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26.11.2018 | Original Paper | Ausgabe 2/2019

Journal of Community Health 2/2019

Knowledge of the Sexual Transmission of Zika Virus and Preventive Practices Against Zika Virus Among U.S. Travelers

Journal of Community Health > Ausgabe 2/2019
Erik J. Nelson, Maya C. Luetke, Conner McKinney, Oghenekaro Omodior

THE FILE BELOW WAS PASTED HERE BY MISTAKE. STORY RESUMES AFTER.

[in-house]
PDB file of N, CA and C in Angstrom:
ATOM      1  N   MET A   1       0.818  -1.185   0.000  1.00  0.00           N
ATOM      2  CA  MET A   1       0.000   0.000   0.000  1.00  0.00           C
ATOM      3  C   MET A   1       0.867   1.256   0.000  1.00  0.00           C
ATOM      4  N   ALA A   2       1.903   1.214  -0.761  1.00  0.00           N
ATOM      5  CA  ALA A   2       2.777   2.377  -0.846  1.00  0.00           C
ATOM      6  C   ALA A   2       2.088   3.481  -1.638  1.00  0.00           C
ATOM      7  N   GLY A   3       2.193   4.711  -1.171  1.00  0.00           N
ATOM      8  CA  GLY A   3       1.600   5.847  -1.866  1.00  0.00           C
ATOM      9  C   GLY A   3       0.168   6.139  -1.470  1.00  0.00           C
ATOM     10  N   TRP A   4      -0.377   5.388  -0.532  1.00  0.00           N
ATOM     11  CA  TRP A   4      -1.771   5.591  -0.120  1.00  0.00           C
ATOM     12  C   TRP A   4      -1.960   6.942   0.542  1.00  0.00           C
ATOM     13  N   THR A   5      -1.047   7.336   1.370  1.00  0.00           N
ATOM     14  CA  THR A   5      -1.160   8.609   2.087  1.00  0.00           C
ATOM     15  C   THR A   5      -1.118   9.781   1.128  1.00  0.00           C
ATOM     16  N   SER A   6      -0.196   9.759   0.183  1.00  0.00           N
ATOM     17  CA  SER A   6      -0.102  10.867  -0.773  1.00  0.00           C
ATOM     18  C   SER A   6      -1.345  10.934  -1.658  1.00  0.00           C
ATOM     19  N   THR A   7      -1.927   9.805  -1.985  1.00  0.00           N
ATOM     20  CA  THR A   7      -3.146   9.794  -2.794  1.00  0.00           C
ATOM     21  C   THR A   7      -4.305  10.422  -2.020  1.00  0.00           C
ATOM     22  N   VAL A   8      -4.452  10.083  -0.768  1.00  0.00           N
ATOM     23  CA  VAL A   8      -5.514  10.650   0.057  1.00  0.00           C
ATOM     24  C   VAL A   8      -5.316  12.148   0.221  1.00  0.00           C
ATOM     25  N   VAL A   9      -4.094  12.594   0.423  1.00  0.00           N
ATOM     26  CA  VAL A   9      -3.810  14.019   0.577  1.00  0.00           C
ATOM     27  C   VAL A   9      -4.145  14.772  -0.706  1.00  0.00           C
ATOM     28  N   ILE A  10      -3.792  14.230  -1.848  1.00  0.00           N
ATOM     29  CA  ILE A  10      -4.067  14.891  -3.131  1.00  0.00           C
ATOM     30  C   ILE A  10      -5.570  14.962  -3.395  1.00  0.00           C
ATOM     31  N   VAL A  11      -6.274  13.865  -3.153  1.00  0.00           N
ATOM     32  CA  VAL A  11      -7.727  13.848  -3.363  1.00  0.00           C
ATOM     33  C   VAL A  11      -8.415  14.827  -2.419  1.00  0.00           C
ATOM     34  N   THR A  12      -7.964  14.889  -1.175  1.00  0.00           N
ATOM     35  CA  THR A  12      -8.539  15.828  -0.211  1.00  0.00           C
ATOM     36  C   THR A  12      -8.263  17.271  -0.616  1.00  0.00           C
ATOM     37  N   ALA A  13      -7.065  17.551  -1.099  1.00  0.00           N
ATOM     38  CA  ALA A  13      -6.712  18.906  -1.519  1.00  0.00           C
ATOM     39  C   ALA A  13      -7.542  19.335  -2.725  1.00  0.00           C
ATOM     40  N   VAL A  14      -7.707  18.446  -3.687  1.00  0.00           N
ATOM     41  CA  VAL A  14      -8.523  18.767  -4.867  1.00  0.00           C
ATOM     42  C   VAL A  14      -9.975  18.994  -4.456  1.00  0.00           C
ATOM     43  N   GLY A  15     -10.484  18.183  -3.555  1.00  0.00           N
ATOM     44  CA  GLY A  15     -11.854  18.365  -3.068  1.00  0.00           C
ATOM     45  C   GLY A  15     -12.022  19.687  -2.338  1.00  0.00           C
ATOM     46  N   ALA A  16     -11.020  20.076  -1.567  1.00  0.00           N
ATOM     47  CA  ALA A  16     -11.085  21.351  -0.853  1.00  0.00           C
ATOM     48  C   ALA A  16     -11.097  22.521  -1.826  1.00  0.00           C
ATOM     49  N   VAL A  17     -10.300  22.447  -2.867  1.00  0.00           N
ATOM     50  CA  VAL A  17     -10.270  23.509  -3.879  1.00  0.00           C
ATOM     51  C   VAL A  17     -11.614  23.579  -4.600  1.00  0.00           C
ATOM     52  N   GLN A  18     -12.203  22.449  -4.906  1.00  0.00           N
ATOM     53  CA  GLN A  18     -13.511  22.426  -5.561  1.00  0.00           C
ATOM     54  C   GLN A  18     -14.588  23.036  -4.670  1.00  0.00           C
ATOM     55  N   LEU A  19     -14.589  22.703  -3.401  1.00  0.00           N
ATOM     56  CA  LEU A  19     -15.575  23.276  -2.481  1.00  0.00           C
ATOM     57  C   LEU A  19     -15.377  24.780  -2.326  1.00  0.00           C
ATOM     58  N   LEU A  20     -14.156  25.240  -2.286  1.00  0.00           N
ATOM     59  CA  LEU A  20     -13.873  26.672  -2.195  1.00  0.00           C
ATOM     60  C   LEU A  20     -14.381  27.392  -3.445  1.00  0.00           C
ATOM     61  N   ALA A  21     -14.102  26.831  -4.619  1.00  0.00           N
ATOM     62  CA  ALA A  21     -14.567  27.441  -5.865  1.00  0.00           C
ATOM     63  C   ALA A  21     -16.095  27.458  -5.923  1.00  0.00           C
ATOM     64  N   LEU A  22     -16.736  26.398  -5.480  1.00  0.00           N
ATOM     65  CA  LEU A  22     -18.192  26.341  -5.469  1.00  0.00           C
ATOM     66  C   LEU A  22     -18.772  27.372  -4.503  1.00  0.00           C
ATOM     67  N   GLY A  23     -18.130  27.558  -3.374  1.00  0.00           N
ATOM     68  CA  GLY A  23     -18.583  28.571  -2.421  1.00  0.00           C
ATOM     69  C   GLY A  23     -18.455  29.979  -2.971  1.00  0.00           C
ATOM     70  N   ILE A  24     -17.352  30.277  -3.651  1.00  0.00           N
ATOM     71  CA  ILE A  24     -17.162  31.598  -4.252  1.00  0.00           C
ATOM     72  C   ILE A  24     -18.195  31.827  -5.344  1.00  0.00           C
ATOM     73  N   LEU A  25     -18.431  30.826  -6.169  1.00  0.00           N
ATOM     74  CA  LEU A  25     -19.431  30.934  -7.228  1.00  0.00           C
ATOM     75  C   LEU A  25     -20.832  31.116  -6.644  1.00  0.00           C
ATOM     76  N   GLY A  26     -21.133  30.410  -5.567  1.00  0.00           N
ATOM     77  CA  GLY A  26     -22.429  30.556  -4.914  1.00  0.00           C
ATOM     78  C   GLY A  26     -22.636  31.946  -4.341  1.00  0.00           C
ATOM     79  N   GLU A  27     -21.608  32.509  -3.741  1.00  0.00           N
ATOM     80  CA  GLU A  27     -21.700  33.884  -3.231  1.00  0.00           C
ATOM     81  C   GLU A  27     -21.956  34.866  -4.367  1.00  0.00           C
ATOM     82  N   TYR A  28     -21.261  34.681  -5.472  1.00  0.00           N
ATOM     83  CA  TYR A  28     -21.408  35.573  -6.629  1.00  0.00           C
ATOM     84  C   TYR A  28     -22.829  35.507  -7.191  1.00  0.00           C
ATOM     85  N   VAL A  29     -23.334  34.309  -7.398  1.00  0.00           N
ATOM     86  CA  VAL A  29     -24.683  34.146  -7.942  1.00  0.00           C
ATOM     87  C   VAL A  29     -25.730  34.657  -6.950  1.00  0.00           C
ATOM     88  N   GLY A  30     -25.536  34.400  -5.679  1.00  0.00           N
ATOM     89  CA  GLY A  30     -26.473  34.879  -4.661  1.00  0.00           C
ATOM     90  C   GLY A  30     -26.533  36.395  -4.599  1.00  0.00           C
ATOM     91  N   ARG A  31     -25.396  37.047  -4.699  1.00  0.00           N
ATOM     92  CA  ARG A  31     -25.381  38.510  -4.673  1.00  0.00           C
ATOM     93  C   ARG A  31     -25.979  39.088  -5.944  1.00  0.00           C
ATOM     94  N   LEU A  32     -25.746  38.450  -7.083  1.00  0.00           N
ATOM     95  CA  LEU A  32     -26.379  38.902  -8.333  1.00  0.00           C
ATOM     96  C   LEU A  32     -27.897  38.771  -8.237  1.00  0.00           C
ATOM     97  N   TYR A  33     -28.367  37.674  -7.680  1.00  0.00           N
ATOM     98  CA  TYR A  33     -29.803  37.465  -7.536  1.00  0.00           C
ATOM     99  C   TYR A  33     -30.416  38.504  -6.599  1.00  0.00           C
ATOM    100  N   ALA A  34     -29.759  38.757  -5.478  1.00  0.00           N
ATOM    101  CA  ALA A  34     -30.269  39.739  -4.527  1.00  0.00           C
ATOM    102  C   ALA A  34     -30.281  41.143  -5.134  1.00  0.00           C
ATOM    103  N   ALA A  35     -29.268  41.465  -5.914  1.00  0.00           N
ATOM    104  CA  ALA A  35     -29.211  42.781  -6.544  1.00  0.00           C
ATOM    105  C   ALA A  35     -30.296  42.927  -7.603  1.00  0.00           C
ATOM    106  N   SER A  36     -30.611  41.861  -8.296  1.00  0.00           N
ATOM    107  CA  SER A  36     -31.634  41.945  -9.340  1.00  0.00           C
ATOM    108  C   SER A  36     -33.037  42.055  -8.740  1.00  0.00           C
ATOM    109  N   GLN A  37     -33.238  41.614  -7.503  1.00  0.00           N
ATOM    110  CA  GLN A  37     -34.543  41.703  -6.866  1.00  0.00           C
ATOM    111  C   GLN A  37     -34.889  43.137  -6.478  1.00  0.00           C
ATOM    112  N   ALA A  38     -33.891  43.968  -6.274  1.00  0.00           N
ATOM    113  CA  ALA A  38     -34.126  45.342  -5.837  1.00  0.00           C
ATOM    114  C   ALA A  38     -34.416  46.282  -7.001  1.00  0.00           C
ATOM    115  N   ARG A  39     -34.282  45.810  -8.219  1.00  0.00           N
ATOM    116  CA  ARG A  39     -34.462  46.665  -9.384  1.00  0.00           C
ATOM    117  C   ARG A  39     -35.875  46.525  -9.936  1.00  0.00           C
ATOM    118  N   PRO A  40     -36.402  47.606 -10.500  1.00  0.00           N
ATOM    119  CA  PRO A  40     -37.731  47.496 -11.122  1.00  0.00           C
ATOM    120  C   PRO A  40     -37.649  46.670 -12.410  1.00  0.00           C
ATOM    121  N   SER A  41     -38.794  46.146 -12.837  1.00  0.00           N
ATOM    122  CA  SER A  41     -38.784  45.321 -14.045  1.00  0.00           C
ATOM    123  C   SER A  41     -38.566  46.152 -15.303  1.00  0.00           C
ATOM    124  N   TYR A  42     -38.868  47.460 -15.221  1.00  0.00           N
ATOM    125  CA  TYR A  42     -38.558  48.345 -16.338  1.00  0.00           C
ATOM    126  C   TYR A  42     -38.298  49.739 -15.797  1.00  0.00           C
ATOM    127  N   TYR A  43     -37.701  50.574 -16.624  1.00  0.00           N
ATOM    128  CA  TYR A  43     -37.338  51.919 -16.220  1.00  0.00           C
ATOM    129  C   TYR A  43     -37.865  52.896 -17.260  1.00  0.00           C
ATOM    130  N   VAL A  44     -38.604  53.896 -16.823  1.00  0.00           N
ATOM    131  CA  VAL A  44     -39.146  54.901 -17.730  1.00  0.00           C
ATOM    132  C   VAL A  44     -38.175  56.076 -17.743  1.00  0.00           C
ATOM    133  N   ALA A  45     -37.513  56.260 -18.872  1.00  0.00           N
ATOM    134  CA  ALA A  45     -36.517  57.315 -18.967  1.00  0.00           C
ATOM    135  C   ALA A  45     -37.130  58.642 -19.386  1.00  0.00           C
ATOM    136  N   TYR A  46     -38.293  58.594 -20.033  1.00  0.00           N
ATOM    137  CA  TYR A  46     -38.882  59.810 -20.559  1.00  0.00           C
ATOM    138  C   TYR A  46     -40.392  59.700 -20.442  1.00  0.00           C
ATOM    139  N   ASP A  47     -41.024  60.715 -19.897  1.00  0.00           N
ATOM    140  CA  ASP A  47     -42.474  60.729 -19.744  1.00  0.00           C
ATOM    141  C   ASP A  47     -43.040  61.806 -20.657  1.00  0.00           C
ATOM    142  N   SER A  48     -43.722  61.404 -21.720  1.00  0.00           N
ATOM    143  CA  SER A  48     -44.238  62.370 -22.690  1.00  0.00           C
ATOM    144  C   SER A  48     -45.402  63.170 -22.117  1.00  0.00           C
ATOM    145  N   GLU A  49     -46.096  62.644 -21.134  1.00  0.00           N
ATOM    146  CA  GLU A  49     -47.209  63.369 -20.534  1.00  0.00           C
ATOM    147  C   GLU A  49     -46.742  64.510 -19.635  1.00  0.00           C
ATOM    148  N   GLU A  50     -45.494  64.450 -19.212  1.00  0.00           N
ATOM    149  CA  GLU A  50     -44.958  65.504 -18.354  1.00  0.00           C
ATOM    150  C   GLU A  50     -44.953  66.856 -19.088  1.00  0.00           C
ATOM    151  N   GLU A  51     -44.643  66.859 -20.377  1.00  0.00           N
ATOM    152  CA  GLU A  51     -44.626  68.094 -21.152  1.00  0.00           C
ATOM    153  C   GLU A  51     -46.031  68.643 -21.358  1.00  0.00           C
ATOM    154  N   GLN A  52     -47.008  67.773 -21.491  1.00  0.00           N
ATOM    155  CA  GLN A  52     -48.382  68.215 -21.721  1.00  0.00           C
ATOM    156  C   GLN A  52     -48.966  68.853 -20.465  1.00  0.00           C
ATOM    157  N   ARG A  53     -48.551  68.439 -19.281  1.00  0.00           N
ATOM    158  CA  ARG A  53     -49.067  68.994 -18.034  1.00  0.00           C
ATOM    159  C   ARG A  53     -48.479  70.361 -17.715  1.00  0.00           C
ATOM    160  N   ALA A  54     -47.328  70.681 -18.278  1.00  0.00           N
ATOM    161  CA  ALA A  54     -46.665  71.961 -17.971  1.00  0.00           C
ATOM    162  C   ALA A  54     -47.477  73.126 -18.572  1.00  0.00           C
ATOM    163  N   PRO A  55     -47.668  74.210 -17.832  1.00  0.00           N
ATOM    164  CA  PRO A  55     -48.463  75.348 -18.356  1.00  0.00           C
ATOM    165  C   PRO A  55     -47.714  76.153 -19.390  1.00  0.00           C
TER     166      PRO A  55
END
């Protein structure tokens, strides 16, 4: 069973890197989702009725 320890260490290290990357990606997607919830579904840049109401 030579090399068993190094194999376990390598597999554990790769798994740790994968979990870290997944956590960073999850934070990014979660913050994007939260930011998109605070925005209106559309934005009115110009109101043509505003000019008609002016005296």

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Individuals are often at increased risk of acquiring infectious disease while traveling. We sought to understand knowledge, attitudes and practices (KAP) regarding Zika virus among travelers from the United States. A total of 1043 study participants were recruited from a probability-based internet panel. Participants self-reported their knowledge of Zika infection and modes of transmission, and identified actions they had taken to prevent Zika infection and transmission including actions to prevent unintentional pregnancy since becoming aware of the Zika virus. Logistic regression was used to model the odds of taking preventive actions against Zika infection with adjustment for potential confounding factors. Knowledge of the sexual transmissibility of Zika virus significantly increased the odds of taking a preventive action against Zika infection, especially condom use or sexual abstention. Participants reported preferences for receiving information about Zika from private doctors and from the Internet. Discrepancies between where travelers seek information about Zika and how they would like to receive information regarding Zika were also found. These findings suggest that improving targeted messaging through online media may increase awareness of the sexual transmissibility of Zika as well as improve health communications with U.S. travelers. Travelers who are unaware of potential disease risks are less likely to adopt personal protective measures to protect themselves and reduce disease spread. Thus, future work should focus on improving communication and providing education to adopt effective prevention strategies while traveling.

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